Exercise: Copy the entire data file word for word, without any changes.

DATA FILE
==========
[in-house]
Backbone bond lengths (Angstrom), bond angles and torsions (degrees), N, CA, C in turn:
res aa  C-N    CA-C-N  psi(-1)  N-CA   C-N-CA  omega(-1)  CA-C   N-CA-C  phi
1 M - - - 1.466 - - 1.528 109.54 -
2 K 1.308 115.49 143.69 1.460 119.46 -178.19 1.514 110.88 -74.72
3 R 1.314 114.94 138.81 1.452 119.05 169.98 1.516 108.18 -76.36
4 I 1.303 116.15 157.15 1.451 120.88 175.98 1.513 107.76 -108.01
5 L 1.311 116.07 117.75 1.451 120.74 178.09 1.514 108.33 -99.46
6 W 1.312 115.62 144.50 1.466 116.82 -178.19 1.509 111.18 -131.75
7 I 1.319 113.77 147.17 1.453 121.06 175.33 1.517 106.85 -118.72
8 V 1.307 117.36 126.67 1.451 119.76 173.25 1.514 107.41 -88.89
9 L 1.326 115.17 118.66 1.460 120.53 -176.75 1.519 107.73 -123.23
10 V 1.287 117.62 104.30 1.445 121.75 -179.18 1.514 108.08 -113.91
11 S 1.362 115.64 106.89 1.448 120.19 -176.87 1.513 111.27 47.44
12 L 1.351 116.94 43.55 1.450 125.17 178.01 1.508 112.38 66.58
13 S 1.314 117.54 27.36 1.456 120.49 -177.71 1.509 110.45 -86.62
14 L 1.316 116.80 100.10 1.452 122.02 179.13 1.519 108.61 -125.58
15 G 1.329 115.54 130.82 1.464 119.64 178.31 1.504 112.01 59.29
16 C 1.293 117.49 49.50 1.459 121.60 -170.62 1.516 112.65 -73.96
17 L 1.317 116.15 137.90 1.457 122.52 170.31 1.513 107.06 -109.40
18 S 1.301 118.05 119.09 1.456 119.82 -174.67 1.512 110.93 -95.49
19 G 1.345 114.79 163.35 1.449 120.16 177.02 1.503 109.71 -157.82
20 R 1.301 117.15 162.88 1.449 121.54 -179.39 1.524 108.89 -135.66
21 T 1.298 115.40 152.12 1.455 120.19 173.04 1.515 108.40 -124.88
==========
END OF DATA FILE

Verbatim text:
[in-house]
Backbone bond lengths (Angstrom), bond angles and torsions (degrees), N, CA, C in turn:
res aa  C-N    CA-C-N  psi(-1)  N-CA   C-N-CA  omega(-1)  CA-C   N-CA-C  phi
1 M - - - 1.466 - - 1.528 109.54 -
2 K 1.308 115.49 143.69 1.460 119.46 -178.19 1.514 110.88 -74.72
3 R 1.314 114.94 138.81 1.452 119.05 169.98 1.516 108.18 -76.36
4 I 1.303 116.15 157.15 1.451 120.88 175.98 1.513 107.76 -108.01
5 L 1.311 116.07 117.75 1.451 120.74 178.09 1.514 108.33 -99.46
6 W 1.312 115.62 144.50 1.466 116.82 -178.19 1.509 111.18 -131.75
7 I 1.319 113.77 147.17 1.453 121.06 175.33 1.517 106.85 -118.72
8 V 1.307 117.36 126.67 1.451 119.76 173.25 1.514 107.41 -88.89
9 L 1.326 115.17 118.66 1.460 120.53 -176.75 1.519 107.73 -123.23
10 V 1.287 117.62 104.30 1.445 121.75 -179.18 1.514 108.08 -113.91
11 S 1.362 115.64 106.89 1.448 120.19 -176.87 1.513 111.27 47.44
12 L 1.351 116.94 43.55 1.450 125.17 178.01 1.508 112.38 66.58
13 S 1.314 117.54 27.36 1.456 120.49 -177.71 1.509 110.45 -86.62
14 L 1.316 116.80 100.10 1.452 122.02 179.13 1.519 108.61 -125.58
15 G 1.329 115.54 130.82 1.464 119.64 178.31 1.504 112.01 59.29
16 C 1.293 117.49 49.50 1.459 121.60 -170.62 1.516 112.65 -73.96
17 L 1.317 116.15 137.90 1.457 122.52 170.31 1.513 107.06 -109.40
18 S 1.301 118.05 119.09 1.456 119.82 -174.67 1.512 110.93 -95.49
19 G 1.345 114.79 163.35 1.449 120.16 177.02 1.503 109.71 -157.82
20 R 1.301 117.15 162.88 1.449 121.54 -179.39 1.524 108.89 -135.66
21 T 1.298 115.40 152.12 1.455 120.19 173.04 1.515 108.40 -124.88